Rugby World Cup a score for Wetherspoon

JD Wetherspoon, at Leeds City Station.
JD Wetherspoon, at Leeds City Station.
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Wetherspoon received a Rugby World Cup boost as sales increased more than 2 per cent in the first quarter, but blamed rising wage costs as its operating margin slumped to 6.2 per cent.

For the 13 weeks to October 25, like-for-like sales were up 2.4 per cent and total sales increased by 6.1 per cent. The pub giant noted that sales were higher in the last six weeks, coinciding with the Rugby World Cup.

However, it blamed rising wage costs as its operating margin for the quarter fell to 6.2 per cent, compared with 7.7 per cent in the same quarter last year.

It also predicted that net debt at the end of the financial year is expected to be slightly above last year’s total of £601m.

Tim Martin, chairman of Wetherspoon, said: “As we indicated in September, it is difficult to quantify exactly the factors which will influence our trading performance in the early stages of a financial year.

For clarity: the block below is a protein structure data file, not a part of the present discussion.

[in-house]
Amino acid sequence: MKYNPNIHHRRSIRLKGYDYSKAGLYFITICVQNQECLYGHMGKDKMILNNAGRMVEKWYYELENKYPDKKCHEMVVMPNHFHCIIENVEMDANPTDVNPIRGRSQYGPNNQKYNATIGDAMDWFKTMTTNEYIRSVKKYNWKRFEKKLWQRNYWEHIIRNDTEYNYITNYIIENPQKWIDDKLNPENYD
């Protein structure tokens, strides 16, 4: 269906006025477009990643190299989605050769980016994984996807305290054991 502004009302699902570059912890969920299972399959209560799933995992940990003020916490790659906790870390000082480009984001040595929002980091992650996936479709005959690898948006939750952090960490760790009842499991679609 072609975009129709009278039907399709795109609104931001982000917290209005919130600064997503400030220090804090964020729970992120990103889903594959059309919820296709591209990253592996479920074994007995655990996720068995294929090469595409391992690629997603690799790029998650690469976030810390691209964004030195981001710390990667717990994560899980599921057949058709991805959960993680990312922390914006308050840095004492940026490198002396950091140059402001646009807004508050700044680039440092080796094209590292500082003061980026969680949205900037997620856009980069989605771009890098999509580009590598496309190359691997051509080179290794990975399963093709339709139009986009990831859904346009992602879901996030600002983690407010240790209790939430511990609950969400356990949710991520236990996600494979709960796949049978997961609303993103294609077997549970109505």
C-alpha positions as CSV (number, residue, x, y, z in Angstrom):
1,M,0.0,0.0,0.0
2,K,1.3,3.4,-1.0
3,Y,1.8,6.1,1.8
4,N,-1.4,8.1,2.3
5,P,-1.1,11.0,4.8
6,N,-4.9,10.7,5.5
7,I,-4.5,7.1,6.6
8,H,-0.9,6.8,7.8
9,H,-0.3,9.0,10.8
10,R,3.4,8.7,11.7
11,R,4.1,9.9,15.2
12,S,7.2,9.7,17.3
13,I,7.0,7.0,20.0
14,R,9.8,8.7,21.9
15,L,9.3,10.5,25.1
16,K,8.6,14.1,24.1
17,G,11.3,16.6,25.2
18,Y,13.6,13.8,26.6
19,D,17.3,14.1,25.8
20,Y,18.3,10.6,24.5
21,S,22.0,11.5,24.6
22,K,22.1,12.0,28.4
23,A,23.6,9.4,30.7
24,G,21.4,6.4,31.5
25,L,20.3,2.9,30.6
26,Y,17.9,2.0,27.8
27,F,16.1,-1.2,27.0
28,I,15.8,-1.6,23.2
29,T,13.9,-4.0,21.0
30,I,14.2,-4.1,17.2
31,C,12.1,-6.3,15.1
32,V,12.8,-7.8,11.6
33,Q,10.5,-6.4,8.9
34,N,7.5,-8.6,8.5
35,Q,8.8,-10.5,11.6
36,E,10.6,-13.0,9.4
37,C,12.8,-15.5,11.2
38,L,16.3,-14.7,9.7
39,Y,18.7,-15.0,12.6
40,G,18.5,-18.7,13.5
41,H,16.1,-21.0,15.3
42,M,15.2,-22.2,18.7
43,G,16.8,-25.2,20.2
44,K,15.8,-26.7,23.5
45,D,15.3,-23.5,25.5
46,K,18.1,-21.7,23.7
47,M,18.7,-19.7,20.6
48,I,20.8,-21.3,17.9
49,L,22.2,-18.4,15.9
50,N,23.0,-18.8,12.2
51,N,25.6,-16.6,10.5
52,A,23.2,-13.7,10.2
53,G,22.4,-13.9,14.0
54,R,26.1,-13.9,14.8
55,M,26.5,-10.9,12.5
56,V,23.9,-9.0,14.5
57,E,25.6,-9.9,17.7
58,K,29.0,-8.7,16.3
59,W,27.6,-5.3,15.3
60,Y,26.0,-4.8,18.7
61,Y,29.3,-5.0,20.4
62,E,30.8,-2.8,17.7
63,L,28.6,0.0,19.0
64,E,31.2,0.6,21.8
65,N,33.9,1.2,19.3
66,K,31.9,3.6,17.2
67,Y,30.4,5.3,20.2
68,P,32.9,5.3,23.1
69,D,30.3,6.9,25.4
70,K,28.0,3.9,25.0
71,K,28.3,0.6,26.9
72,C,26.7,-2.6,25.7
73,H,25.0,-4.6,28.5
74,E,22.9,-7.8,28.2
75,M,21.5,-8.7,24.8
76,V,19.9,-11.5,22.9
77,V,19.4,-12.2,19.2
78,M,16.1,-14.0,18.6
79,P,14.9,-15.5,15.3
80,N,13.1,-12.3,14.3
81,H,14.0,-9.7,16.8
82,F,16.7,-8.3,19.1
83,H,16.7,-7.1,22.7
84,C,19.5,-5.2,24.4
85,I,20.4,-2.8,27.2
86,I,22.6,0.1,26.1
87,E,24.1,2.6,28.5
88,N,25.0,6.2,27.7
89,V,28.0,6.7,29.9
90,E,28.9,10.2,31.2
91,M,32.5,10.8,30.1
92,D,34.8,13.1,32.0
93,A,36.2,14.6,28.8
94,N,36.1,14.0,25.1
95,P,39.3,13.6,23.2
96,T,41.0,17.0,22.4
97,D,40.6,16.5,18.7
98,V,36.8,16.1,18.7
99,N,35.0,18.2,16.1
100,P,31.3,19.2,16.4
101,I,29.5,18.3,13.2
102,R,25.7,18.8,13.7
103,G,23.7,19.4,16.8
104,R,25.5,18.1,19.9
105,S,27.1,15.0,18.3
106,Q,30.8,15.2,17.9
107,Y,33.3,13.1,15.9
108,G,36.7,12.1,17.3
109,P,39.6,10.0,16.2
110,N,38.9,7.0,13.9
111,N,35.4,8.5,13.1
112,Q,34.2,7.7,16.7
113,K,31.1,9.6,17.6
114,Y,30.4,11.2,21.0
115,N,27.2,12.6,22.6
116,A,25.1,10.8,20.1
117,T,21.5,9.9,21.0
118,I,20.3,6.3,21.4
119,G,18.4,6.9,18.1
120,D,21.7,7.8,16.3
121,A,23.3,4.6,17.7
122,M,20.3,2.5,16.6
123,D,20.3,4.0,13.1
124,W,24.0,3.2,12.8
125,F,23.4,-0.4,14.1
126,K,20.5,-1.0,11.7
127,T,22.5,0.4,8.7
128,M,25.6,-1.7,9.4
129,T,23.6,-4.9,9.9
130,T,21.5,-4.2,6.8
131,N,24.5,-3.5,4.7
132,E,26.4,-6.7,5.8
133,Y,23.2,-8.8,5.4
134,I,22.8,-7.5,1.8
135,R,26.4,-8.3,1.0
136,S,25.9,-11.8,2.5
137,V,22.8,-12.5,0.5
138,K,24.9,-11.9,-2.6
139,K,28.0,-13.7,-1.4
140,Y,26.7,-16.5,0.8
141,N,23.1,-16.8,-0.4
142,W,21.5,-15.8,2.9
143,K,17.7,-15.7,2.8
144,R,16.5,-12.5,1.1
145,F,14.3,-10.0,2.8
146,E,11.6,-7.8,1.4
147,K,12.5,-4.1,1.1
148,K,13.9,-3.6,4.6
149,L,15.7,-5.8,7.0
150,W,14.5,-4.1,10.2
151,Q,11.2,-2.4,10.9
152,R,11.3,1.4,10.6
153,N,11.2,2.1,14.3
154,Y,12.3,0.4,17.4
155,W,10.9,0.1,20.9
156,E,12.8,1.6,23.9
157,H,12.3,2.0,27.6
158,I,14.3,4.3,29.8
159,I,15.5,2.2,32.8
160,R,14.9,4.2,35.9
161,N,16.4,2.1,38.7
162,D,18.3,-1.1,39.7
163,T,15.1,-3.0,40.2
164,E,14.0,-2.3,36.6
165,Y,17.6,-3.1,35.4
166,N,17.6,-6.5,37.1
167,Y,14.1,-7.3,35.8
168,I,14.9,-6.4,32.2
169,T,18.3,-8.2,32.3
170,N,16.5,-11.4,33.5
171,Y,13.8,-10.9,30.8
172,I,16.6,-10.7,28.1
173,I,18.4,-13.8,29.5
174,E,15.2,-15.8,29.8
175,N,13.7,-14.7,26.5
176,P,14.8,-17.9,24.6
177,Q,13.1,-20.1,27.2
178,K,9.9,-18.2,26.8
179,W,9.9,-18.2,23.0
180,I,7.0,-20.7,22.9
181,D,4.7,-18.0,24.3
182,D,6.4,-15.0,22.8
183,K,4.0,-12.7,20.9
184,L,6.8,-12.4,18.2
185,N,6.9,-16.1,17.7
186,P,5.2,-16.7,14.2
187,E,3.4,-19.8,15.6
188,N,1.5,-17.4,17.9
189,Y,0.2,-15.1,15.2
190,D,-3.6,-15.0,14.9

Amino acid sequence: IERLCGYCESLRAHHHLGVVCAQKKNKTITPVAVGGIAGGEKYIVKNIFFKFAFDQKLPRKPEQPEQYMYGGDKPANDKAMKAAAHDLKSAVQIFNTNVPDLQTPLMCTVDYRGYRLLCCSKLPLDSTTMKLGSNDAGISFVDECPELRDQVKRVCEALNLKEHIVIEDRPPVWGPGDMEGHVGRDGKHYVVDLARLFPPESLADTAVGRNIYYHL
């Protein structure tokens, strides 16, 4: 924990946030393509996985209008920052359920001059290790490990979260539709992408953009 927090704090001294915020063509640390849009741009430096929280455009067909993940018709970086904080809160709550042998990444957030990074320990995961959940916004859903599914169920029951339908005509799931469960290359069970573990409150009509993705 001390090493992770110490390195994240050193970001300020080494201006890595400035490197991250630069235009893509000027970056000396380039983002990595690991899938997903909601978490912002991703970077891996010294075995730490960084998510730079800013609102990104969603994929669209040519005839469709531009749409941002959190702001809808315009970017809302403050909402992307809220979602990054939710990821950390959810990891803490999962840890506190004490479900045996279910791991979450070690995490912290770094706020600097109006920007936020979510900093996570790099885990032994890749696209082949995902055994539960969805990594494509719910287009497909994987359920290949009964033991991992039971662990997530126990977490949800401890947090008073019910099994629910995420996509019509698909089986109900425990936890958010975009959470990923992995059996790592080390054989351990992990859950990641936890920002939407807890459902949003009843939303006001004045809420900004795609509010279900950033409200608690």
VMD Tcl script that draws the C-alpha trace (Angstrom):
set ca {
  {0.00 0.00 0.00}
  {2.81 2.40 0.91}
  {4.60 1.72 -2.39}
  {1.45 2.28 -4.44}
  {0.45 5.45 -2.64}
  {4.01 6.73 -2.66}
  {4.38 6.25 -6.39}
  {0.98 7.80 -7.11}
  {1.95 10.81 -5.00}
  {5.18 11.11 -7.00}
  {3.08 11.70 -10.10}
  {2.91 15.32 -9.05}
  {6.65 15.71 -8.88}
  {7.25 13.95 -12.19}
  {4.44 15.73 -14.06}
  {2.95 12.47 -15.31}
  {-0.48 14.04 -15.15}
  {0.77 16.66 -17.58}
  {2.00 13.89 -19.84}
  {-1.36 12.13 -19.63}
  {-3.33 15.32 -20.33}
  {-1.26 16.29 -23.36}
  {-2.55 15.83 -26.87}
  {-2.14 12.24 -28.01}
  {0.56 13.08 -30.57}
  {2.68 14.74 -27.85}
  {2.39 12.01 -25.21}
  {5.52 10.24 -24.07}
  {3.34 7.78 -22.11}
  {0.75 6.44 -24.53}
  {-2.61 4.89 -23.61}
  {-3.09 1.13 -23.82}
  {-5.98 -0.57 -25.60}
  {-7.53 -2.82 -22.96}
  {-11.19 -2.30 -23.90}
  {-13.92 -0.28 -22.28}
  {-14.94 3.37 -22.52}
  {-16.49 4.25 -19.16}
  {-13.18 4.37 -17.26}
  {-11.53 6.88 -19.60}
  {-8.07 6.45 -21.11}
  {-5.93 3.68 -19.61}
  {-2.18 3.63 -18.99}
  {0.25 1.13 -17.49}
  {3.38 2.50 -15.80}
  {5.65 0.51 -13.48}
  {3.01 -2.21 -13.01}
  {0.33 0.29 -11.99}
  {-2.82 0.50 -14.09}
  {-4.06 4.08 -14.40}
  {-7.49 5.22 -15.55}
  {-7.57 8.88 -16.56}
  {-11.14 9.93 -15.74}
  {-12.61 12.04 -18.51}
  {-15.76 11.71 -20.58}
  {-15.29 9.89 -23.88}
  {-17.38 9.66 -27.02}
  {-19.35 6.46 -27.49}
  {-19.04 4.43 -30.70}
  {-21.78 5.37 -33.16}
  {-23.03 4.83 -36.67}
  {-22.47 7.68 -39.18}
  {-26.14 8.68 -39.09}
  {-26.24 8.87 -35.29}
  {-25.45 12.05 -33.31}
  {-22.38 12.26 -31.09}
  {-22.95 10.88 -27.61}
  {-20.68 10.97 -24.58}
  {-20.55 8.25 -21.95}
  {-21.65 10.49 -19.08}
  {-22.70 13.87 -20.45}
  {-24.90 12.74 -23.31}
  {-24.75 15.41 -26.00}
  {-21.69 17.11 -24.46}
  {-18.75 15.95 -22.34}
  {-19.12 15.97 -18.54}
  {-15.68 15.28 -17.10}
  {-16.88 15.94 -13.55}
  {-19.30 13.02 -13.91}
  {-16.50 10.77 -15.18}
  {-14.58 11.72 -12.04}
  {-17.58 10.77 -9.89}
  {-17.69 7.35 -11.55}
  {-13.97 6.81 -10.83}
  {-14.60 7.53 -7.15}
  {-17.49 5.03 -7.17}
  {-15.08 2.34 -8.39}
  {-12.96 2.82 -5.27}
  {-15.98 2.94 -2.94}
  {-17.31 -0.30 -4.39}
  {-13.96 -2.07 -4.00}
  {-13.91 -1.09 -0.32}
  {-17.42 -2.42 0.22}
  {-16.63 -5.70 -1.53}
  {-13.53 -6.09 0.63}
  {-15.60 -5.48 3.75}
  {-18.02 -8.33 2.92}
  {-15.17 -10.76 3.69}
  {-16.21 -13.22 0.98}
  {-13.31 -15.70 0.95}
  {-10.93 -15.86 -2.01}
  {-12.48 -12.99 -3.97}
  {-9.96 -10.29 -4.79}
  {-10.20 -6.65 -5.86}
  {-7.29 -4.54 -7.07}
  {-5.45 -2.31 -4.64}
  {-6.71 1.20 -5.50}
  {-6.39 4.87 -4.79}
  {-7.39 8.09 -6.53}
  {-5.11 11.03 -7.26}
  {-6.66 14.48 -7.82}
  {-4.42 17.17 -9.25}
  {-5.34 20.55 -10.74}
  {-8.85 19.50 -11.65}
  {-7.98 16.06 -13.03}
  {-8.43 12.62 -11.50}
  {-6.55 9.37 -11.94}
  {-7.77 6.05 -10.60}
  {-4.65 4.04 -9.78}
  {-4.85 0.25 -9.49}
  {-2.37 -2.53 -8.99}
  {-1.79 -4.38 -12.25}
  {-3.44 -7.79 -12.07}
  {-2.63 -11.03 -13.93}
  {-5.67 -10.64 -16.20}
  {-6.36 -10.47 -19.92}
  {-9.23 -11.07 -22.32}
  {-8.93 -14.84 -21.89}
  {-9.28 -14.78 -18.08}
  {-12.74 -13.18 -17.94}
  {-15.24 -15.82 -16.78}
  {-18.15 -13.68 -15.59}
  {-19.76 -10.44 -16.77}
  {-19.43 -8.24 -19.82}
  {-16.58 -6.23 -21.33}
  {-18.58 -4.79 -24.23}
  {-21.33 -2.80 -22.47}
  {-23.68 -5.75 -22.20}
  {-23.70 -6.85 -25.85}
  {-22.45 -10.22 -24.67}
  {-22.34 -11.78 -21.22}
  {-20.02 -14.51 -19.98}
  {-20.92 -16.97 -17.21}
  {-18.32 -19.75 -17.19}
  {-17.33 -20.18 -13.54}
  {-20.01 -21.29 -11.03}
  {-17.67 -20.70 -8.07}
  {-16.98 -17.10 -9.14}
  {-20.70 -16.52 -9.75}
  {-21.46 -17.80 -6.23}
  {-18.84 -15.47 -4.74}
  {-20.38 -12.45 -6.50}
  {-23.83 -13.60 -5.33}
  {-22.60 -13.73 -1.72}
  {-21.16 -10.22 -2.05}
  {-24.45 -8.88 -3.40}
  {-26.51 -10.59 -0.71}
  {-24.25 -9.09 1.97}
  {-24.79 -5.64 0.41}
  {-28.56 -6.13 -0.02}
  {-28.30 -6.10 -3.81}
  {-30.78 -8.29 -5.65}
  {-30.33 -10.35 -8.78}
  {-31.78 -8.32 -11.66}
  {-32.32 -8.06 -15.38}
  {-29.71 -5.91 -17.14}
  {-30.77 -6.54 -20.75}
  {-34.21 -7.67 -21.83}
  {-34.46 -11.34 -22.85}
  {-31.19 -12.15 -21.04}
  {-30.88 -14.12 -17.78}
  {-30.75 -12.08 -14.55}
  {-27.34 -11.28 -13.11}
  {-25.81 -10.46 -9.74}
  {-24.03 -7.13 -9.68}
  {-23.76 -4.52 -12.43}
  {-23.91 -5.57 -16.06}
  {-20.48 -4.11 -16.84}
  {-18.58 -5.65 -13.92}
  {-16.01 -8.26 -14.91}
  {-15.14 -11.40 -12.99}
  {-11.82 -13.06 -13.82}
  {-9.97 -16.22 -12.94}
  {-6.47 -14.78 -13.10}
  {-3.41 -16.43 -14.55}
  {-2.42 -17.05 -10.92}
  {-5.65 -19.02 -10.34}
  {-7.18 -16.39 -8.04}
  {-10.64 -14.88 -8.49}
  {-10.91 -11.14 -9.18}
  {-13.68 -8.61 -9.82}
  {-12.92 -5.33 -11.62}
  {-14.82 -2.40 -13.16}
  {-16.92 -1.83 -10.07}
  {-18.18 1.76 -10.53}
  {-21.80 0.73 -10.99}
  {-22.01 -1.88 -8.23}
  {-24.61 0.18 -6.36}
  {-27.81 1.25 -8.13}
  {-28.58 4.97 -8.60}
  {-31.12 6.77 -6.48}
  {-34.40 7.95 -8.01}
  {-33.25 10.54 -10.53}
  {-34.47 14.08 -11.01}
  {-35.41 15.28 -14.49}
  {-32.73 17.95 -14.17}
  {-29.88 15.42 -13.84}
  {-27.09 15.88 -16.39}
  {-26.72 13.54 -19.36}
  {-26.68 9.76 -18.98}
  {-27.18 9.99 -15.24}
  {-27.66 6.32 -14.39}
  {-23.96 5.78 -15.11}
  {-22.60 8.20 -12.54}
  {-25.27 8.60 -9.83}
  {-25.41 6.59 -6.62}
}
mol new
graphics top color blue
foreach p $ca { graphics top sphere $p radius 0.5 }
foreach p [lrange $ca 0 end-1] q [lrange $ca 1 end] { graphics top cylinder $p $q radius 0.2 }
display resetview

“Increased labour costs are clearly an important factor for all pub and restaurant companies and may result in our annual profits being slightly lower than the last financial year. We will provide updates in our regular statements.”

Mr Martin has been an outspoken critic of the living wage, which will be phased in from next April and means staff must be paid at least £7.20 an hour for over-25s, rising to £9 by 2020.

He claimed in the summer it would add “considerable uncertainty” to the under-pressure pub sector, and put them at an even greater disadvantage compared with supermarkets, as the industry already shoulders significant staff costs.

Staff costs make up around 25 per cent - or 75p - of every pint sold for an average of £3 in pubs, according to Wetherspoon.

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